24 August 2020
Plaintiff M83A/2019 v Morrison (No 2)  FCA 1198
The Federal Court has summarily dismissed a representative action alleging misfeasance in public office by current and former Commonwealth Ministers and Secretaries in relation to regional processing in Nauru. Justice Mortimer found that there was no factual basis for the pleadings concerning the respondents' state of mind, and affirmed that the mental element of misfeasance requires reckless indifference in the sense of wilful blindness as to the legality of the conduct.
The applicants commenced a representative proceeding on behalf of people who were taken to Nauru and were the subject of a regional processing centre (RPC) visa applied for in their names by officers of the Commonwealth.
The claim was brought against the Hon Scott Morrison MP, the Hon Peter Dutton MP, the Hon Tony Burke MP, former Secretary Bowles, Secretary Pezzullo and the Commonwealth. The applicants alleged misfeasance in public office by the named respondents, who were said to have directed or authorised officers of the Commonwealth to act unlawfully in applying for RPC visas, doing so with reckless disregard for the means of ascertaining the lawfulness of the RPC visa applications. The Commonwealth was said to be vicariously liable for the conduct of the individual respondents. The alleged unlawfulness involved in the RPC visa applications was a lack of statutory or executive power to apply for the visas, denial of procedural fairness and breach of human rights standards.
The respondents filed an application for summary judgment under s 31A of the Federal Court of Australia Act 1976 (Cth) and for the striking out of the entire further amended statement of claim pursuant to r 16.21 of the Federal Court Rules 2011 (Cth).
The Federal Court allowed the respondents' application for summary judgment and strike out, and refused leave to the applicants to file any amended statement of claim.
In ordering summary judgment, Justice Mortimer squarely interpreted reckless indifference as requiring subjective bad faith in the sense of wilful blindness with respect to the legality (or otherwise) of a public official's actions – that is, a determination to proceed regardless of whether the conduct in question is lawful or unlawful: see at -, , , -, . Her Honour rejected the argument that mere awareness of some risk of unlawfulness is sufficient to establish reckless indifference: see preceding paragraph references and at . Further, misfeasance will not be established where there is an alternate hypothesis consistent with an honest exercise of power: -.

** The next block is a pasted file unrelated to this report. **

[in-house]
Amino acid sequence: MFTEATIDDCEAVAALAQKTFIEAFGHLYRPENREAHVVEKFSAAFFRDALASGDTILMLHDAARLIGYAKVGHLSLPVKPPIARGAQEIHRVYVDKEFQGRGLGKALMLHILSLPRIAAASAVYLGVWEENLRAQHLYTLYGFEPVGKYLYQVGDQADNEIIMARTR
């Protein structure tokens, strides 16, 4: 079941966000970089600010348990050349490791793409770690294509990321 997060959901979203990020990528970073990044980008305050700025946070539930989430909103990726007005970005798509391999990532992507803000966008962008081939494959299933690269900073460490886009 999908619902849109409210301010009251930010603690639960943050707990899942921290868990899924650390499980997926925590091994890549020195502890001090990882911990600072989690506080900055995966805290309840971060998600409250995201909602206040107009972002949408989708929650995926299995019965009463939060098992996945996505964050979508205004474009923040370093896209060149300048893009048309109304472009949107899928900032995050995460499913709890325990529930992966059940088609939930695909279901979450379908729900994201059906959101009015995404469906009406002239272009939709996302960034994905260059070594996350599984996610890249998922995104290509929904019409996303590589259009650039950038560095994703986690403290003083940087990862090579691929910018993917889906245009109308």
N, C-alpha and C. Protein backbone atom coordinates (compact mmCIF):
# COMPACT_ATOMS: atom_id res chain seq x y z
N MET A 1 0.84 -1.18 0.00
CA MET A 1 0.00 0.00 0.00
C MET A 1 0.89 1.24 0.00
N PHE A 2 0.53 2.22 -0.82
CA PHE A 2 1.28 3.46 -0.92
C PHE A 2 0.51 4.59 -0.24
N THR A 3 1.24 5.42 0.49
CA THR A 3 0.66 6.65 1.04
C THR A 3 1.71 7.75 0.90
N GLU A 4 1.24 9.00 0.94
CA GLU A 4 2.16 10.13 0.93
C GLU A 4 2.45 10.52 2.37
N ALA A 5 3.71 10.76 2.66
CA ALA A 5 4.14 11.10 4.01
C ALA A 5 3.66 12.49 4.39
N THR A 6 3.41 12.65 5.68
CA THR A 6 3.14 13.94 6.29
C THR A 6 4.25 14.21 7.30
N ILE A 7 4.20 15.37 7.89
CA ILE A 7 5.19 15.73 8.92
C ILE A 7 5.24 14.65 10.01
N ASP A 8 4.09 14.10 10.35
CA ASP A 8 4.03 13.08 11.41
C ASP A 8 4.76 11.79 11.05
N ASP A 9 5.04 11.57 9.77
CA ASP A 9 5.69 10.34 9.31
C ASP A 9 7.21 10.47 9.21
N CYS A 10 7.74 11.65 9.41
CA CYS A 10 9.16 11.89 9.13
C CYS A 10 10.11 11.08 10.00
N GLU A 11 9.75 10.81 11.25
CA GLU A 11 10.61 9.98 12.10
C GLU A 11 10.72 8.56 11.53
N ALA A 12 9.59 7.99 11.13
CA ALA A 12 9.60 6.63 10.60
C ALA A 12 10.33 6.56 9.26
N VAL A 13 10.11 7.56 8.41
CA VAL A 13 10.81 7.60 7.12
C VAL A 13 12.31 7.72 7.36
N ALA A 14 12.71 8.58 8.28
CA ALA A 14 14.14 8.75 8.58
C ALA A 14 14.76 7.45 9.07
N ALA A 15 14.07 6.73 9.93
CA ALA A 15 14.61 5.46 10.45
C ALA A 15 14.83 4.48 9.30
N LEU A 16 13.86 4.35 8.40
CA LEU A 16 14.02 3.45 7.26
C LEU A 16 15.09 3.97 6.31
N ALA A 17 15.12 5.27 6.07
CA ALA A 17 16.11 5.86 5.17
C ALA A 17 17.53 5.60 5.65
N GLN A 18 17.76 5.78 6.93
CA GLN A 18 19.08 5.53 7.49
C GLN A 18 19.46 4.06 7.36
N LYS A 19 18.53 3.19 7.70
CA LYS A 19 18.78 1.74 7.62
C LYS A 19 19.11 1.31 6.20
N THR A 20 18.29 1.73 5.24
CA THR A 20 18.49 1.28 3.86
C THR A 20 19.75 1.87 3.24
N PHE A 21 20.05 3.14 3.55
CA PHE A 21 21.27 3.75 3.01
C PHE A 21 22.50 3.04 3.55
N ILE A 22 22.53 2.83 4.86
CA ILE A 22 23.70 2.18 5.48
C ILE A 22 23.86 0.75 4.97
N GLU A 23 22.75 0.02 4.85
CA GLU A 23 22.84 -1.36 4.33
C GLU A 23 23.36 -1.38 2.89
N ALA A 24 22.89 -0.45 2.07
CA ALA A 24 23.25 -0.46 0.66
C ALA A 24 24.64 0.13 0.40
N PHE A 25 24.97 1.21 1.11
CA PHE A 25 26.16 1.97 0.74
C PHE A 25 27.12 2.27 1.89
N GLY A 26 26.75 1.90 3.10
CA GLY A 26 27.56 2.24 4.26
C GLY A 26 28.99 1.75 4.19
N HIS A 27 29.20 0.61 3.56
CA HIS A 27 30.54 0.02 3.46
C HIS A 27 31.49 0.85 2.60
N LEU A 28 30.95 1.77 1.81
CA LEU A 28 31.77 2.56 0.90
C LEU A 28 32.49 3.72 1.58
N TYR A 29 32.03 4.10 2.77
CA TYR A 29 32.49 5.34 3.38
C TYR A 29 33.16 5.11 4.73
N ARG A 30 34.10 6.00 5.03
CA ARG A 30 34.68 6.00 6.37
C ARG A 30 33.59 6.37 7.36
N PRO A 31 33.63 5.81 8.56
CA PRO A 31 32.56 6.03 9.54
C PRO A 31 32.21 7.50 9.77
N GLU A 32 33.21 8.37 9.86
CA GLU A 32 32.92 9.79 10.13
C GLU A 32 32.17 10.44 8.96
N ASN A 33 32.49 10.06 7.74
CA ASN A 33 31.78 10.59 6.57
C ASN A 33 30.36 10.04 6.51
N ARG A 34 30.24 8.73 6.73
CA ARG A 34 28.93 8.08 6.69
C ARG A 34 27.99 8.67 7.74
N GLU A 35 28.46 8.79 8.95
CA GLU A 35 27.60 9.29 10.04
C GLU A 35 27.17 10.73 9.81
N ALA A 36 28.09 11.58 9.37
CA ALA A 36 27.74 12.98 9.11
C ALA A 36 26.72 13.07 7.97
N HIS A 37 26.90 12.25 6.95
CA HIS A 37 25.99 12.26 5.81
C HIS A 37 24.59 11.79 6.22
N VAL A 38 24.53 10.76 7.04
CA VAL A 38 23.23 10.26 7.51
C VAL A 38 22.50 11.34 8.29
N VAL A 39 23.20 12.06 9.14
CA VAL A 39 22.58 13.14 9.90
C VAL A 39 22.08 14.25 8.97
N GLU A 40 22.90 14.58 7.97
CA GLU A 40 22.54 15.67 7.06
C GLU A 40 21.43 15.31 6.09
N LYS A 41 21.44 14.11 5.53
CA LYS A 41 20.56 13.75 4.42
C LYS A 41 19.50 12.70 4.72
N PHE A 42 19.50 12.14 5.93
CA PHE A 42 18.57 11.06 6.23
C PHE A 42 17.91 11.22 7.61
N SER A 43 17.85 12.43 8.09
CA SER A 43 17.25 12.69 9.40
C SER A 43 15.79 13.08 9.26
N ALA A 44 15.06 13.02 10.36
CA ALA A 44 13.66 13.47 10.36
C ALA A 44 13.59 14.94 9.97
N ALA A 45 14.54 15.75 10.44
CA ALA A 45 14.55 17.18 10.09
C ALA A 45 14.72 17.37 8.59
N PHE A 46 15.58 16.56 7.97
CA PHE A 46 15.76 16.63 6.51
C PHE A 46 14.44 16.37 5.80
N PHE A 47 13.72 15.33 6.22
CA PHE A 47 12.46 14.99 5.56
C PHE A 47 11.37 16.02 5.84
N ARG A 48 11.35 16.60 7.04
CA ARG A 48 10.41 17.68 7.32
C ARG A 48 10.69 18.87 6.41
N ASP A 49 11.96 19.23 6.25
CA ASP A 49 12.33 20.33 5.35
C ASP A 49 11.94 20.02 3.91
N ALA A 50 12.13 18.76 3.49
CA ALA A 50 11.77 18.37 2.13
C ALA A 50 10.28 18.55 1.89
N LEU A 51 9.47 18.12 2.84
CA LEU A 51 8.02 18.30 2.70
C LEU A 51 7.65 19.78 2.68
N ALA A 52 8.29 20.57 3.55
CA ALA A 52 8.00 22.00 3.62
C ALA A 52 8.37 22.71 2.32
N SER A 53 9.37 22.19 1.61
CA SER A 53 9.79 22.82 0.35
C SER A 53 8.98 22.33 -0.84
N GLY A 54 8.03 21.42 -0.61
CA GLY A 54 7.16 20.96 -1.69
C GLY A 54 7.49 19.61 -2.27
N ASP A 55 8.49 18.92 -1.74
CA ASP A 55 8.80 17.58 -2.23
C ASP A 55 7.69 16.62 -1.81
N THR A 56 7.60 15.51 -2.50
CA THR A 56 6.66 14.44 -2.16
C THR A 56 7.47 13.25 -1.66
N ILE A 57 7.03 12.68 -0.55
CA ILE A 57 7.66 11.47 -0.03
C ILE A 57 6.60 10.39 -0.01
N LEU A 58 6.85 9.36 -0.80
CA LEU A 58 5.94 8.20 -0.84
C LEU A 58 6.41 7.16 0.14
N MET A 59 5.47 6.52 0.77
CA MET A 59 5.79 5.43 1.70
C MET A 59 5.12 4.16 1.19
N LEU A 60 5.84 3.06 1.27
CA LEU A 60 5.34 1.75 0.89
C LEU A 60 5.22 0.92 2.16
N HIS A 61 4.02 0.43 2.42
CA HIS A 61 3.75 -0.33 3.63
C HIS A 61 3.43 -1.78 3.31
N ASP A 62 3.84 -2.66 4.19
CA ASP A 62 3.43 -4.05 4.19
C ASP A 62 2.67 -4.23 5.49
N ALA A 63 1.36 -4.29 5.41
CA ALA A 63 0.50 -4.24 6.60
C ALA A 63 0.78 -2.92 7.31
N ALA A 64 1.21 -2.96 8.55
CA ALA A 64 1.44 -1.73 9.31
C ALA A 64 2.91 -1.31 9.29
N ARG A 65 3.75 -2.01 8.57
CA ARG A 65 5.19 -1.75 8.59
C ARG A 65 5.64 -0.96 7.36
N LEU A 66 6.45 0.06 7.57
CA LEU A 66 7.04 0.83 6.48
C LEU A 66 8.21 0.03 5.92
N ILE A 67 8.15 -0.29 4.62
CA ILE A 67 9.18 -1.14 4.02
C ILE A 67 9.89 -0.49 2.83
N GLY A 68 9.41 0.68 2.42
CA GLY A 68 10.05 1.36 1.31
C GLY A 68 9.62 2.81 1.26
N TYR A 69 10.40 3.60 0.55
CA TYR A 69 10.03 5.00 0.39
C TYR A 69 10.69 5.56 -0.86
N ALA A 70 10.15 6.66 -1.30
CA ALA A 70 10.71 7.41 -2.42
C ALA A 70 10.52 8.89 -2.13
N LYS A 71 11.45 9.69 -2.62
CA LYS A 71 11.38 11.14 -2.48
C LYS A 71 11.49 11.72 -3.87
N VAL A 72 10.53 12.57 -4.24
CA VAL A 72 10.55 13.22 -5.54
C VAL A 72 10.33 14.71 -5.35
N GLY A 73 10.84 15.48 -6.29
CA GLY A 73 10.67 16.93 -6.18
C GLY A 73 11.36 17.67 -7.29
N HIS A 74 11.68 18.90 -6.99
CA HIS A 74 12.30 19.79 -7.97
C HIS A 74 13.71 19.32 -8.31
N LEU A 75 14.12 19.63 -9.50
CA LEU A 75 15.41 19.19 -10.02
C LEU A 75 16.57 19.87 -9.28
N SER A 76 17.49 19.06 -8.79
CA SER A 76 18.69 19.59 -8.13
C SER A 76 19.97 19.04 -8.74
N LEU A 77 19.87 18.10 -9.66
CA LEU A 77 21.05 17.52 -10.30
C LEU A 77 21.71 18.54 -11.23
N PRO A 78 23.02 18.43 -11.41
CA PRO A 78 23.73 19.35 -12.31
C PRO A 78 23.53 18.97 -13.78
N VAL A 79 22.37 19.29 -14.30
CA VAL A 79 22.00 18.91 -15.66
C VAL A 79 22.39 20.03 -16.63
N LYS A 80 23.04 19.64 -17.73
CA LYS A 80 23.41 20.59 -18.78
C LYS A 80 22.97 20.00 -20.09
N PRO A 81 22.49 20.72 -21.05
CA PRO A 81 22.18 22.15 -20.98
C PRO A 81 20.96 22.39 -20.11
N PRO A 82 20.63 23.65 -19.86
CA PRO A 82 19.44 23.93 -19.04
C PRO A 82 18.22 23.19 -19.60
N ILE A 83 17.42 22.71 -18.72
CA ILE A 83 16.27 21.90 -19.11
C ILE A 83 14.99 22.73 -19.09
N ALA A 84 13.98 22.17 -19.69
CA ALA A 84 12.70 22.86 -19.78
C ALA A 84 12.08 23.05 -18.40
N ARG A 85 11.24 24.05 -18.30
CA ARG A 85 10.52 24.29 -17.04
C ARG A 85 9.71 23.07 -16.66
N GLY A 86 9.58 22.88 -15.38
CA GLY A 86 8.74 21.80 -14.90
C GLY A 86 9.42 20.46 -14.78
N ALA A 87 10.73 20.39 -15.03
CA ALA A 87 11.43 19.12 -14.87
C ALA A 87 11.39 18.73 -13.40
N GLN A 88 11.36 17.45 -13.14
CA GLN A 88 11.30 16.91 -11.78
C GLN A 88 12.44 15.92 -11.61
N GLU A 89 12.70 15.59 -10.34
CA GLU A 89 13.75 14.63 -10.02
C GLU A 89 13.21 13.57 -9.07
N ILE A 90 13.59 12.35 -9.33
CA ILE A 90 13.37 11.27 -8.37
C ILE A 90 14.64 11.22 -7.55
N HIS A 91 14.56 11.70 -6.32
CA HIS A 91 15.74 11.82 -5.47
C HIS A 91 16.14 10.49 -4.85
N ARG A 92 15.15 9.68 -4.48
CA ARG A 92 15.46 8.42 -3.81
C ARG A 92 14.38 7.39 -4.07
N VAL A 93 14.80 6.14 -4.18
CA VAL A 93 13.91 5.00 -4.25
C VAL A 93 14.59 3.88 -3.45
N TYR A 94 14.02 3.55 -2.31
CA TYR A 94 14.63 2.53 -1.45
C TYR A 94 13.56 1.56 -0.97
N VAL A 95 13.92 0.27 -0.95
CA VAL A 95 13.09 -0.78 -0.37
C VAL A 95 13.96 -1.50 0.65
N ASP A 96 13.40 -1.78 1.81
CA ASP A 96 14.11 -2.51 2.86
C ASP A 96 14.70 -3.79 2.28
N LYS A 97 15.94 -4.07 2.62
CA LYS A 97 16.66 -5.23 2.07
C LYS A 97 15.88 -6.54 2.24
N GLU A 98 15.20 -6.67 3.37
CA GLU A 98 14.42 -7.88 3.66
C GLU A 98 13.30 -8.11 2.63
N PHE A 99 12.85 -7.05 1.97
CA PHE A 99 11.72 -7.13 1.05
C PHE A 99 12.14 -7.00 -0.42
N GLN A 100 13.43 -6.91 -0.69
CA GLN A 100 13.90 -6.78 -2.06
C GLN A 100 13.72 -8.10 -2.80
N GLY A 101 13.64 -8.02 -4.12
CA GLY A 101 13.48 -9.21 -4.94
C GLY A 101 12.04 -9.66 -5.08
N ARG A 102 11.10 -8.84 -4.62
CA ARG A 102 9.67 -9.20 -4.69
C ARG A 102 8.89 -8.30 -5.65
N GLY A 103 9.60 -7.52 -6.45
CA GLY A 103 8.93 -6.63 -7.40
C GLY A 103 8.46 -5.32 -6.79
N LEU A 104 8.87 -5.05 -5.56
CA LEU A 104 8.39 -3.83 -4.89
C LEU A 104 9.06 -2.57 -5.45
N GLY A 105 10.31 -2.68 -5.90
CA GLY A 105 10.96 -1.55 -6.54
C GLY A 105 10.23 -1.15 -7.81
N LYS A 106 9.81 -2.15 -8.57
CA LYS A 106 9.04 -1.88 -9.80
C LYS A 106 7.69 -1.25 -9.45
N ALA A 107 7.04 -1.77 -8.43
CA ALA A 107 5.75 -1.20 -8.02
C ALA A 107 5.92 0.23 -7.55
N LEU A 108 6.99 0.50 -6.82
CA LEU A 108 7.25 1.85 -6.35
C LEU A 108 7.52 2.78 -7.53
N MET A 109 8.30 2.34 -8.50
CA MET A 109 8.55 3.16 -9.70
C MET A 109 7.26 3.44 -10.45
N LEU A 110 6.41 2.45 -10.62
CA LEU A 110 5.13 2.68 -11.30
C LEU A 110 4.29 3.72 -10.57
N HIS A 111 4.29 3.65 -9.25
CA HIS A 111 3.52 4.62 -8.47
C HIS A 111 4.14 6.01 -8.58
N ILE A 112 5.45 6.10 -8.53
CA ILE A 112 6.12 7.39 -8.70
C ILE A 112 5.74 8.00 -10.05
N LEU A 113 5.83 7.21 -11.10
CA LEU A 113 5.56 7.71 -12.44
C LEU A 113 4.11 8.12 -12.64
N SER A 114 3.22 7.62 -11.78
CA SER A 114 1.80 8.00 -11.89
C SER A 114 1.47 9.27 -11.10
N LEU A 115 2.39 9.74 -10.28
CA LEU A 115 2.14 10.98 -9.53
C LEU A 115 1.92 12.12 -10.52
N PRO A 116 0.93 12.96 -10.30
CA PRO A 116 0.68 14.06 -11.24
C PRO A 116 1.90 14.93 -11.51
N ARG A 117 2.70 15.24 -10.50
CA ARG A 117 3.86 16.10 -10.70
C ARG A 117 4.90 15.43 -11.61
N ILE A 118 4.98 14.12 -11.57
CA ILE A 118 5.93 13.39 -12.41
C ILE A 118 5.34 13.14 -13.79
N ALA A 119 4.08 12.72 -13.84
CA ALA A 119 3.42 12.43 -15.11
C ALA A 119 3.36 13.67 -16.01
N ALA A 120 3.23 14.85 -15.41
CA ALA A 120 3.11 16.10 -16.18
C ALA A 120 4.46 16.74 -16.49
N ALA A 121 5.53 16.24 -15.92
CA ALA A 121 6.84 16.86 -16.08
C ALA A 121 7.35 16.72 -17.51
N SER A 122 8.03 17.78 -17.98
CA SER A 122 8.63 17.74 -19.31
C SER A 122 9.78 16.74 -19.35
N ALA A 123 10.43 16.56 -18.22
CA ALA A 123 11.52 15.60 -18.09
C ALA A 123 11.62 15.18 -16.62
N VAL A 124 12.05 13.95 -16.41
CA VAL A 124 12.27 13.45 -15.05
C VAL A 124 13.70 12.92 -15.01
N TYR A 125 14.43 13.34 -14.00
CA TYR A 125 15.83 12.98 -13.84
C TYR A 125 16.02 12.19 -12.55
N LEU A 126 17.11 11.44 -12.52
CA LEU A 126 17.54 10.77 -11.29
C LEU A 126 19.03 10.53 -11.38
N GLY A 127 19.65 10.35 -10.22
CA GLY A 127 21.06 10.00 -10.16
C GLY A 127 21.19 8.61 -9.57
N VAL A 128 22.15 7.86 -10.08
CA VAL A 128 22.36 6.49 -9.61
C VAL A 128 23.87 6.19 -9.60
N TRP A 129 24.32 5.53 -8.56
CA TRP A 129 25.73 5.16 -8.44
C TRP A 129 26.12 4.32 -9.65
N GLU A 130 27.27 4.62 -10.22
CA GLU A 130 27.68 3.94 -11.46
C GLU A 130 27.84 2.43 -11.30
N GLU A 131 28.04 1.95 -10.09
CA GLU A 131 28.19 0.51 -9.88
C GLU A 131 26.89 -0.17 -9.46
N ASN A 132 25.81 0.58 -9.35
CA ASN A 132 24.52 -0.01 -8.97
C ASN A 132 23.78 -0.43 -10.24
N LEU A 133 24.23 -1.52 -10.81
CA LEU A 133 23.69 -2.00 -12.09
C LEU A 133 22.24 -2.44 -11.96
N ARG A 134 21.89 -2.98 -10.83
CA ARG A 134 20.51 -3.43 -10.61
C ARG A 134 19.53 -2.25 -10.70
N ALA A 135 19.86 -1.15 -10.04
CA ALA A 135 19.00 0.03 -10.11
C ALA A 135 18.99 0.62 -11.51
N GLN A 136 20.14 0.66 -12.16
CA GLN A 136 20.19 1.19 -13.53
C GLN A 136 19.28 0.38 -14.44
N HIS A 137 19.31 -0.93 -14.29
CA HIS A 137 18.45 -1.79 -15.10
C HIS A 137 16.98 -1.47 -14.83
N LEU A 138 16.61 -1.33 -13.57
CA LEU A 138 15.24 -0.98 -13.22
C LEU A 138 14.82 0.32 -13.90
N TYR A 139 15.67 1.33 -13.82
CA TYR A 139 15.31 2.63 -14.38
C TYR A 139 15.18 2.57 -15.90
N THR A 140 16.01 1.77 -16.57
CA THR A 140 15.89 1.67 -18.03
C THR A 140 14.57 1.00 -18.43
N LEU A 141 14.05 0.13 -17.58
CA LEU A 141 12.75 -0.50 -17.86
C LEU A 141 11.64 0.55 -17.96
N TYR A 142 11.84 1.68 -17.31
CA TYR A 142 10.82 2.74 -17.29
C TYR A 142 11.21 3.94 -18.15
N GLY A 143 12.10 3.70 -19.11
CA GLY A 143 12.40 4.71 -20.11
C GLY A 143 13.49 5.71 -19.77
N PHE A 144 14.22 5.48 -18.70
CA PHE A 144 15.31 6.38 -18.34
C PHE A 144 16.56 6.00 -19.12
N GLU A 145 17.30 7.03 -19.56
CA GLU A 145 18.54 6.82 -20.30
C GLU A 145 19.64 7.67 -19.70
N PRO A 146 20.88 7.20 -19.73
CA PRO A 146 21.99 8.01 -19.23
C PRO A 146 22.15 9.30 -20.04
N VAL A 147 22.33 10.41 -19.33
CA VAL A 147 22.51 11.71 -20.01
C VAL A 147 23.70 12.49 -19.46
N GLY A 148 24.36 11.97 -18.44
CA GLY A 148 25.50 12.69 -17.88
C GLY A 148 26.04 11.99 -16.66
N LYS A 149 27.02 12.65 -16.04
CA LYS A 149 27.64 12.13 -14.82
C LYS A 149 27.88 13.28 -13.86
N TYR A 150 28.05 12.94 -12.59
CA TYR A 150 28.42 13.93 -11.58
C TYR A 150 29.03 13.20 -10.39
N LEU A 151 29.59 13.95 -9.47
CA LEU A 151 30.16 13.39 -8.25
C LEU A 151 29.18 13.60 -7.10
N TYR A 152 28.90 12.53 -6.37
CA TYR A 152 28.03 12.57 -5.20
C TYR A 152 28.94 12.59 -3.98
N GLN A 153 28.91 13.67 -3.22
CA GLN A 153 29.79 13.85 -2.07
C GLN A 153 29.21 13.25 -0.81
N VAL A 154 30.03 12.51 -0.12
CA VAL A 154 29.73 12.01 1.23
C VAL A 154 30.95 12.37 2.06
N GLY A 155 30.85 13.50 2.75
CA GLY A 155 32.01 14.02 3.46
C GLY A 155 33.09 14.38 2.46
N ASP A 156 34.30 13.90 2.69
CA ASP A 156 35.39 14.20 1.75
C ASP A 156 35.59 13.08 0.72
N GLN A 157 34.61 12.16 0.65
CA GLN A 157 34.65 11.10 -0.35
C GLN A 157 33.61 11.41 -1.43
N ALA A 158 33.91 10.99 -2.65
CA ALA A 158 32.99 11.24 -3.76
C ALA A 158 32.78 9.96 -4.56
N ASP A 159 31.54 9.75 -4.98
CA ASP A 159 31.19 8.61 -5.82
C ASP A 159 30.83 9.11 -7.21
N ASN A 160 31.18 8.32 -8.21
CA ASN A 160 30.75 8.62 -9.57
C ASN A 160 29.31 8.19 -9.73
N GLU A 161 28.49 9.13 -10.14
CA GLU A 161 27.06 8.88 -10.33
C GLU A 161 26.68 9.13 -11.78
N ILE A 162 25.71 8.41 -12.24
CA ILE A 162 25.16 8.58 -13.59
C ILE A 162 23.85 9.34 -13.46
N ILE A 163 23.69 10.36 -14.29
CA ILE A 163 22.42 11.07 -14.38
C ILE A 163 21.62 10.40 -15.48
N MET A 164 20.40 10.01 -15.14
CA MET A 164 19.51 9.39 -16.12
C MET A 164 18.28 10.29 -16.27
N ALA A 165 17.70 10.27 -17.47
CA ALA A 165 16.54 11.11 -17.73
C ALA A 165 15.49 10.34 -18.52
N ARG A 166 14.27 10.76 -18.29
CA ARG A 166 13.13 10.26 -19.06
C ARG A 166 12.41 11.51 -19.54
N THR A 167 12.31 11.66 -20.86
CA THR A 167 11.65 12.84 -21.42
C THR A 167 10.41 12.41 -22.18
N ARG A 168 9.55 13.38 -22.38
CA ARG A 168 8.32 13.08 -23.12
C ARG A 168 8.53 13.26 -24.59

Applying these principles to the pleadings, Justice Mortimer found that the applicants had no factual basis to allege the requisite state of mind for misfeasance, and that the pleading was mere speculation. Her Honour agreed with the respondents' central argument that on all misfeasance allegations, the pleaded case was incapable of satisfying the mental element of the tort. Therefore, summary judgment should be entered for the respondents and the entire further amended statement of claim struck out, with leave refused to replead.
The judgment reaffirms that the central element of the tort of misfeasance is the abuse of public power. The Court has confirmed that misfeasance is a 'deliberate tort,' and the mental element can be made out by either targeted malice or reckless indifference. Reckless indifference cannot be equated with recklessness or negligence, rather it means deliberate blindness as to the lack of power or legal invalidity.
The case also represents a strong affirmation of the pleading burden which parties alleging misfeasance must discharge (notwithstanding modern case management principles which eschew an unduly technical approach to the identification of issues).
Text of the decision is available at: https://www.judgments.fedcourt.gov.au/judgments/Judgments/fca/single/2020/2020fca1198
Tom Howe QC, Tim Begbie and Julia Watson appeared for the respondents, instructed by Matthew Blunn, Alison Thomson, Melinda Jackson and Madison Holdsworth.
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